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6.

Decision tree algorithms are quite robust to the presence of noise, especially when methods for
avoiding over fitting, are employed.
7. The presence of redundant attributes does not adversely affect the accuracy of decision trees.
An attribute is redundant if it is strongly correlated with another attribute in the data. One of the
two redundant attributes will not be used for splitting once the other attribute has been chosen.
However, if the data set contains many irrelevant attributes, i.e., attributes that are not useful for
the classification task, then some of the irrelevant attributes may be accidently chosen during the
Tree-growing process, which results in a decision tree that is larger than necessary.
8. Since most decision tree algorithms employ a top-down, recursive partitioning approach, the
number of records becomes smaller as we traverse down the tree. At the leaf nodes, the number of
Records may be too small to make a statistically significant decision about the class representation
of the nodes. This is known as the data fragmentation problem. One possible solution is to disallow
further splitting when the number of records falls below a certain threshold.
9. A subtree can be replicated multiple times in a decision tree, This makes the decision tree more
complex than necessary and perhaps more difficult to interpret. Such a situation can arise from
decision tree implementations that rely on a single attribute test condition at each internal node.
Since most of the decision tree algorithms use a divide-and-conquer partitioning strategy, the same
test condition can be replication problem. Applied to different parts of the attribute space, thus
leading to the subtree
10. The test conditions described so far in this chapter involve using only a single attribute at a
time. As a consequence, the tree-growing procedure can be viewed as the process of partitioning
the attribute space into disjoint regions until each region contains records of the same class. The
border between two neighboring regions of different classes is known as a decision boundary.
Constructive induction provides another way to partition the data into homogeneous,
nonrectangular regions

5.4 Rule-Based Classification


In this section, we look at rule-based classifiers, where the learned model is represented as a set of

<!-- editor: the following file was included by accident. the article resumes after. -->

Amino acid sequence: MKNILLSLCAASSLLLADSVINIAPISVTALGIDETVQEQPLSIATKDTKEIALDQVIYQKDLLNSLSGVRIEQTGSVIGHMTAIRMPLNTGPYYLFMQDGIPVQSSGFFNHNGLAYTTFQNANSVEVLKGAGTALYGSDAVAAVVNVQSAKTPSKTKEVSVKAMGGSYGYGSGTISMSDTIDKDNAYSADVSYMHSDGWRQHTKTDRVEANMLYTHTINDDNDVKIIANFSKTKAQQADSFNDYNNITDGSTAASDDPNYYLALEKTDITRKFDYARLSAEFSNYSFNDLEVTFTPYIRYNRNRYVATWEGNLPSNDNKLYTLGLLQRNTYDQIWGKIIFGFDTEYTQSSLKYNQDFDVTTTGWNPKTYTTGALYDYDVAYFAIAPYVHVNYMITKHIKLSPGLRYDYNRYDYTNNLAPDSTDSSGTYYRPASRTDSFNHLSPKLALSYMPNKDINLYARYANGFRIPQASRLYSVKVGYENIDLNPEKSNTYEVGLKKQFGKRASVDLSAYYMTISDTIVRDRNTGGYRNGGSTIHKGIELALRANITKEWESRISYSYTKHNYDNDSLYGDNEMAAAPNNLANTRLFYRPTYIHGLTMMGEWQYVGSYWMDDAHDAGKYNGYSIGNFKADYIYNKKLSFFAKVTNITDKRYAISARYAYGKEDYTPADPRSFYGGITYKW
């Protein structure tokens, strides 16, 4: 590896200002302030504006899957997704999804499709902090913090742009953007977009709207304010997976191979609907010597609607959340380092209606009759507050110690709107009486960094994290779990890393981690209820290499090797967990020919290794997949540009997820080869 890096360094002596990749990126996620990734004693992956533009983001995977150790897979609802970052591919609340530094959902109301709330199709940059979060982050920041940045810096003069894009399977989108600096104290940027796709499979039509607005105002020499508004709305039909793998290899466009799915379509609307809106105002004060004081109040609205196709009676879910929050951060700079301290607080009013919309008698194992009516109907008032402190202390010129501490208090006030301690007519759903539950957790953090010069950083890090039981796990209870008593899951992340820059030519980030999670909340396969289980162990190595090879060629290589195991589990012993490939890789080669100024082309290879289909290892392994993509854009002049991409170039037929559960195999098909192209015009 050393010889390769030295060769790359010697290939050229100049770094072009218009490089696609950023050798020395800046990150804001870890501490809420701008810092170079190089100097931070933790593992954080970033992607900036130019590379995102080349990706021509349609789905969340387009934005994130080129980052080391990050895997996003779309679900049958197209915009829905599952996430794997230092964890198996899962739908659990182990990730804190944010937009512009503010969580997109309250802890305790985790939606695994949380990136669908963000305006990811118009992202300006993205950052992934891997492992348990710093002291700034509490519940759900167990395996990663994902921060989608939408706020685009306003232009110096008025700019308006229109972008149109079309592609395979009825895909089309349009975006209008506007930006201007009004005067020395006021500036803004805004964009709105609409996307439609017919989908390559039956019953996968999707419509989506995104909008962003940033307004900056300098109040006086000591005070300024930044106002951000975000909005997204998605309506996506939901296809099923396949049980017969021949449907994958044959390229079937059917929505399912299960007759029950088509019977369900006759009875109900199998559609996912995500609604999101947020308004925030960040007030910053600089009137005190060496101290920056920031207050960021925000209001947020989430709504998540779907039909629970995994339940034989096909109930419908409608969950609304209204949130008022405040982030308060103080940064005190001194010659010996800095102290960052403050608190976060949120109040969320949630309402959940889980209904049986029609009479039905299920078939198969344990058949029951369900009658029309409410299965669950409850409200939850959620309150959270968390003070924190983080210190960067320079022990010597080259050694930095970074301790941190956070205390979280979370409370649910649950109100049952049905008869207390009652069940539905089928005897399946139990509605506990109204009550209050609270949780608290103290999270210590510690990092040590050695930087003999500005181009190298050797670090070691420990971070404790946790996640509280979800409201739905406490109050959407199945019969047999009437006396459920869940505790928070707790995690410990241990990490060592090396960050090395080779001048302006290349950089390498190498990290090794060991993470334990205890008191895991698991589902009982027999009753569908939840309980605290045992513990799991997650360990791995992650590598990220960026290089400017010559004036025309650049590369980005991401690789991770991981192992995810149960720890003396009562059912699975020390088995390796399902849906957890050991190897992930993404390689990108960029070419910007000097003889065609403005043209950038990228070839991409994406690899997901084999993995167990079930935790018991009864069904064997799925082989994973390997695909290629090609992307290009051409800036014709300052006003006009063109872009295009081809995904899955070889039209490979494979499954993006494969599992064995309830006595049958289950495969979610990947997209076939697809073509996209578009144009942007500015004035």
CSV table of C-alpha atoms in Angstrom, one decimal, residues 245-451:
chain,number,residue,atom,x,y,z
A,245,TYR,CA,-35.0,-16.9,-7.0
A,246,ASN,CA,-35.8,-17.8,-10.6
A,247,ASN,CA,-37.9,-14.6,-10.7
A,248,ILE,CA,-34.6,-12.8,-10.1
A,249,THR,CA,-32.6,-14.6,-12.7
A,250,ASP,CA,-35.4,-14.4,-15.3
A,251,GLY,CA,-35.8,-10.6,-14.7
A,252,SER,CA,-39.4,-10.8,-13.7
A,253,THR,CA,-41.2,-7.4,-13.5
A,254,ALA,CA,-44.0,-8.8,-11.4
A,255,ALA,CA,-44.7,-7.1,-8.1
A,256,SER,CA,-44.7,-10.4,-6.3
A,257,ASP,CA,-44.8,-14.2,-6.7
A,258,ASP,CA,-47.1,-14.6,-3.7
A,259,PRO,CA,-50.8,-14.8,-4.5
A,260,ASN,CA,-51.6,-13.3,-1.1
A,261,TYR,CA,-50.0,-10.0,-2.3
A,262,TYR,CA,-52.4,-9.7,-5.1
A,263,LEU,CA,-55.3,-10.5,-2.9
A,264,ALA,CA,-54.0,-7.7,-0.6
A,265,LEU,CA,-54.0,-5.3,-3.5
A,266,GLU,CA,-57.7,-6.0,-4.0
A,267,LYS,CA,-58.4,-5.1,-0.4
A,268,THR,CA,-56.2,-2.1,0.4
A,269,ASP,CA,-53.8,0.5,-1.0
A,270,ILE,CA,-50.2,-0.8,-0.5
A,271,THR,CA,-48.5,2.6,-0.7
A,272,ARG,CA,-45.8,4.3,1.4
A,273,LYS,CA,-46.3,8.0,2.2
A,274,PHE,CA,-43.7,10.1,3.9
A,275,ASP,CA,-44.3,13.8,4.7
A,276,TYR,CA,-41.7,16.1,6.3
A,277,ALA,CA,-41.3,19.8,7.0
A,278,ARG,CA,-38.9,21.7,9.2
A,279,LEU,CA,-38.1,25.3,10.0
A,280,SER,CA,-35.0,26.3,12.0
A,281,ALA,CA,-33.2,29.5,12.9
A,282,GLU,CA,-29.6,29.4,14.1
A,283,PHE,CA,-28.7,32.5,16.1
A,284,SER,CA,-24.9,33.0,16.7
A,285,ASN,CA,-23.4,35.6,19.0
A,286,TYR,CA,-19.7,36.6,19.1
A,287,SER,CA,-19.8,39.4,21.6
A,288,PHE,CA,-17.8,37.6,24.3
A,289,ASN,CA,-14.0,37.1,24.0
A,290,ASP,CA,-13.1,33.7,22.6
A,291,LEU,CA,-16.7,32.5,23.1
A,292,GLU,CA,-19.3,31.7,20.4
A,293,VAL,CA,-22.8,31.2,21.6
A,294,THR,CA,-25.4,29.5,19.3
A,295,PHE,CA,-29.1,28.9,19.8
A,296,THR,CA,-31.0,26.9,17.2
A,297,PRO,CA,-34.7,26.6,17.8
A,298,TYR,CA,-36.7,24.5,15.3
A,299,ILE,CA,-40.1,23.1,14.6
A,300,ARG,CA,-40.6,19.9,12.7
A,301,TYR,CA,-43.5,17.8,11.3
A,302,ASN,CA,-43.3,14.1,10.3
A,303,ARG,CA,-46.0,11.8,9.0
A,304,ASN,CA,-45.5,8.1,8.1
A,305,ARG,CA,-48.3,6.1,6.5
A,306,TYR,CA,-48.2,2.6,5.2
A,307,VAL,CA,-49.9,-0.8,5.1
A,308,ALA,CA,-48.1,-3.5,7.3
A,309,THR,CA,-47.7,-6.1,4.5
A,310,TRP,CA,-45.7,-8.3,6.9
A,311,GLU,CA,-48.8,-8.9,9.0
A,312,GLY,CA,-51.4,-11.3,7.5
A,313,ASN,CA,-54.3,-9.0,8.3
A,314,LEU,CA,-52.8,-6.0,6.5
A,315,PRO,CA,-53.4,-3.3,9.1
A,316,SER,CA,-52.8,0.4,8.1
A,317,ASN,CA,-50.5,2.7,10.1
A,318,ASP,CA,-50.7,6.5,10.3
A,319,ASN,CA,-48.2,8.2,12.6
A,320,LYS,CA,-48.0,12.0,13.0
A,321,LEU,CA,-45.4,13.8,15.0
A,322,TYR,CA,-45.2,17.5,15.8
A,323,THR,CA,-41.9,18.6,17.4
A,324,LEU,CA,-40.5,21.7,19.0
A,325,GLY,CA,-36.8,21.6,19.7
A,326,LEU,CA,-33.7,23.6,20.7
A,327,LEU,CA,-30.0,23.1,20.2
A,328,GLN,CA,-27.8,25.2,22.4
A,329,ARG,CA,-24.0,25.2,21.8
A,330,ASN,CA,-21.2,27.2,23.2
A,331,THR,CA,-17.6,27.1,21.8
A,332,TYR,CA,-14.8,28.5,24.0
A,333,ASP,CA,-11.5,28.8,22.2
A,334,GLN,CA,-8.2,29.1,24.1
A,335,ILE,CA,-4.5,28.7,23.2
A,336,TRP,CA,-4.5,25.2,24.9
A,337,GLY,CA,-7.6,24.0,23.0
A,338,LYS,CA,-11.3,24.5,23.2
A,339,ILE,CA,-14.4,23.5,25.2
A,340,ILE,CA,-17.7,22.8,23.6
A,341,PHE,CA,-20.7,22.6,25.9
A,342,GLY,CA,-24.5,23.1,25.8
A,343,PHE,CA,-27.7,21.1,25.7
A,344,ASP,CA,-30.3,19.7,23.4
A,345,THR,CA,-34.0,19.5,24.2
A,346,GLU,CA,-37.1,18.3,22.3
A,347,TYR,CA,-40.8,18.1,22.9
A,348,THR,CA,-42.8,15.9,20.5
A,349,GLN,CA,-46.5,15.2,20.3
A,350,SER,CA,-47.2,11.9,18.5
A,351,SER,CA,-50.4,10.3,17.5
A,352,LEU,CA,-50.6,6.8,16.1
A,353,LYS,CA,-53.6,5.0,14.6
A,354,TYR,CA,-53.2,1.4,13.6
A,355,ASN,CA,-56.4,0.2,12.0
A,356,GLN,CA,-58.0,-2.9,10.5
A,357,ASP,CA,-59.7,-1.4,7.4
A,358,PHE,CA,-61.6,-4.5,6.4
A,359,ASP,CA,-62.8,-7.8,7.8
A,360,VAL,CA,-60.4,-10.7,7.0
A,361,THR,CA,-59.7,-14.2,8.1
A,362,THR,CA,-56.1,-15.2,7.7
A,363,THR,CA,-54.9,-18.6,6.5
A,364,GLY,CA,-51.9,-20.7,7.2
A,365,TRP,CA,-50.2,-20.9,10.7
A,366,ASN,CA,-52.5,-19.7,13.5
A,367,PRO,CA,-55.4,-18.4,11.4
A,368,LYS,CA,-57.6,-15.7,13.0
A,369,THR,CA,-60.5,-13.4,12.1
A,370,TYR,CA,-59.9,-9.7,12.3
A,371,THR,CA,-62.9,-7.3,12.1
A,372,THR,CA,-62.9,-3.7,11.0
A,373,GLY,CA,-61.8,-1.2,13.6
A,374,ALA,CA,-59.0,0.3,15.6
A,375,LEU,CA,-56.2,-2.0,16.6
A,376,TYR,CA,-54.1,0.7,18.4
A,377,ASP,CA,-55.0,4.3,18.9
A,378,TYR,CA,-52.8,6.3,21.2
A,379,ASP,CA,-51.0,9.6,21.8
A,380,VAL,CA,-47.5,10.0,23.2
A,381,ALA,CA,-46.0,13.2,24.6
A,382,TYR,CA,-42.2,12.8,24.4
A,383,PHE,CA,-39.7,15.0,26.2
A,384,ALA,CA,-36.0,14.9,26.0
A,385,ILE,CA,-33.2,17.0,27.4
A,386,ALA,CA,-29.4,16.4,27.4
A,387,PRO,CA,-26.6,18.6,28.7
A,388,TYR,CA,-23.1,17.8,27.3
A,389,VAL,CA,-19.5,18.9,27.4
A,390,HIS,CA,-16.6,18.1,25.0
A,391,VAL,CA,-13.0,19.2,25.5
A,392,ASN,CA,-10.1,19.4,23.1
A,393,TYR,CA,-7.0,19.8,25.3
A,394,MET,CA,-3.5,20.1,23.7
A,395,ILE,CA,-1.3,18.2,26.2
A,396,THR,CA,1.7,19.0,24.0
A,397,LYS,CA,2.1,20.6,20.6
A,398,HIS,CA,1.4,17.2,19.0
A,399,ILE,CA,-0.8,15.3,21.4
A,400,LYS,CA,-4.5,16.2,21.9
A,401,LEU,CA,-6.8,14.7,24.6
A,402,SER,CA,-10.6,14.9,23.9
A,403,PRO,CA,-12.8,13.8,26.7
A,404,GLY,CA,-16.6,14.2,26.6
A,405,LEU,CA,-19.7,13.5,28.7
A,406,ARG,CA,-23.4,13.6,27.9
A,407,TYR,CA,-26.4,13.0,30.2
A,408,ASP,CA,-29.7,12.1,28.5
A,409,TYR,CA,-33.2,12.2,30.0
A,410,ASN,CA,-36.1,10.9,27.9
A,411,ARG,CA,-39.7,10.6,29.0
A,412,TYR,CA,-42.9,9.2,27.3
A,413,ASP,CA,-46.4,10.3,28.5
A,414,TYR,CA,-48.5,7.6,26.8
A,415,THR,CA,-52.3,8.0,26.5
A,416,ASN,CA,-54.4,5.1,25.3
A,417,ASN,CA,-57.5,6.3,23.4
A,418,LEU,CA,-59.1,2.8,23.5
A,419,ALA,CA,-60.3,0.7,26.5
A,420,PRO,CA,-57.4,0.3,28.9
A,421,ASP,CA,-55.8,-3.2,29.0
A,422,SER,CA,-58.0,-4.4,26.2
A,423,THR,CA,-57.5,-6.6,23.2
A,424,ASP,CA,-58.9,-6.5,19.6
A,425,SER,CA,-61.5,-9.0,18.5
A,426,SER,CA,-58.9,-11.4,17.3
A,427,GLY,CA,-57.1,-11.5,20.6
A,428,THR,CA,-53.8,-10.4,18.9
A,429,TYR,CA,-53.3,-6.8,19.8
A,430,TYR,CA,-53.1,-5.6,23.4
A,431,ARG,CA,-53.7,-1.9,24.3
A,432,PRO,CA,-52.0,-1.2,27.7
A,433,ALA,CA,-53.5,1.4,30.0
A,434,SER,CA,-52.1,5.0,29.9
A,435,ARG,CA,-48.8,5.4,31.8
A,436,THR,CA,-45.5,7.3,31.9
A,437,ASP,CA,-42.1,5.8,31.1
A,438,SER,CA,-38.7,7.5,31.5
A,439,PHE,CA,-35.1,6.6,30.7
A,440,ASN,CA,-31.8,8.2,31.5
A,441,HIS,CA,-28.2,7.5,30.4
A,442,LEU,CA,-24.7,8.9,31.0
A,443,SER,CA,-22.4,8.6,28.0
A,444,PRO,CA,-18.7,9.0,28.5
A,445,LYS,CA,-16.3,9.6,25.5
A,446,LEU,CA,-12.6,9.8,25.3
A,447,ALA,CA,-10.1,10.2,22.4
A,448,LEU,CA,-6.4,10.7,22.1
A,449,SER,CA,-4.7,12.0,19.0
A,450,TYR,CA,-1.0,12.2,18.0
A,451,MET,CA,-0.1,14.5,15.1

IFTHEN rules. We first examine how such rules are used for classification. We then study ways
in which they can be generated, either from a decision tree or directly from the training data using
a sequential covering algorithm.
5.4.1 Using IF-THEN Rules for Classification
Rules are a good way of representing information or bits of knowledge. A rule-based classifier
uses a set of IFTHEN rules for classification. An IF-THEN rule is an expression of the form
IF condition THEN conclusion.
An example is rule R1,
R1: IF age = youth AND student = yes THEN buys computer = yes.
The IF-part (or left-hand side) of a rule is known as the rule antecedent or precondition. The
THEN-part (or right-hand side) is the rule consequent. In the rule antecedent, the condition
consists of one or more attribute tests (such as age = youth, and student = yes) that are logically
ANDed. The rules consequent contains a class prediction (in this case, we are predicting whether
a customer will buy a computer). R1 can also be written as R1: (age = youth) ^ (student =

yes)) (buys computer = yes).


If the condition (that is, all of the attribute tests) in a rule antecedent holds true for a given tuple,
we say that the rule antecedent is satisfied (or simply, that the rule is satisfied) and that the rule
covers the tuple. A rule R can be assessed by its coverage and accuracy. Given a tuple, X, from a
class labeled data set, D, let ncovers be the number of tuples covered by R; ncorrect be the number
of tuples correctly classified by R; and jDj be the number of tuples in D. We can define the
coverage and accuracy of R as

That is, a rules coverage is the percentage of tuples that are covered by the rule (i.e., whose
attribute values hold true for the rules antecedent). For a rules accuracy, we look at the tuples
that it covers and see what percentage of them the rule can correctly classify.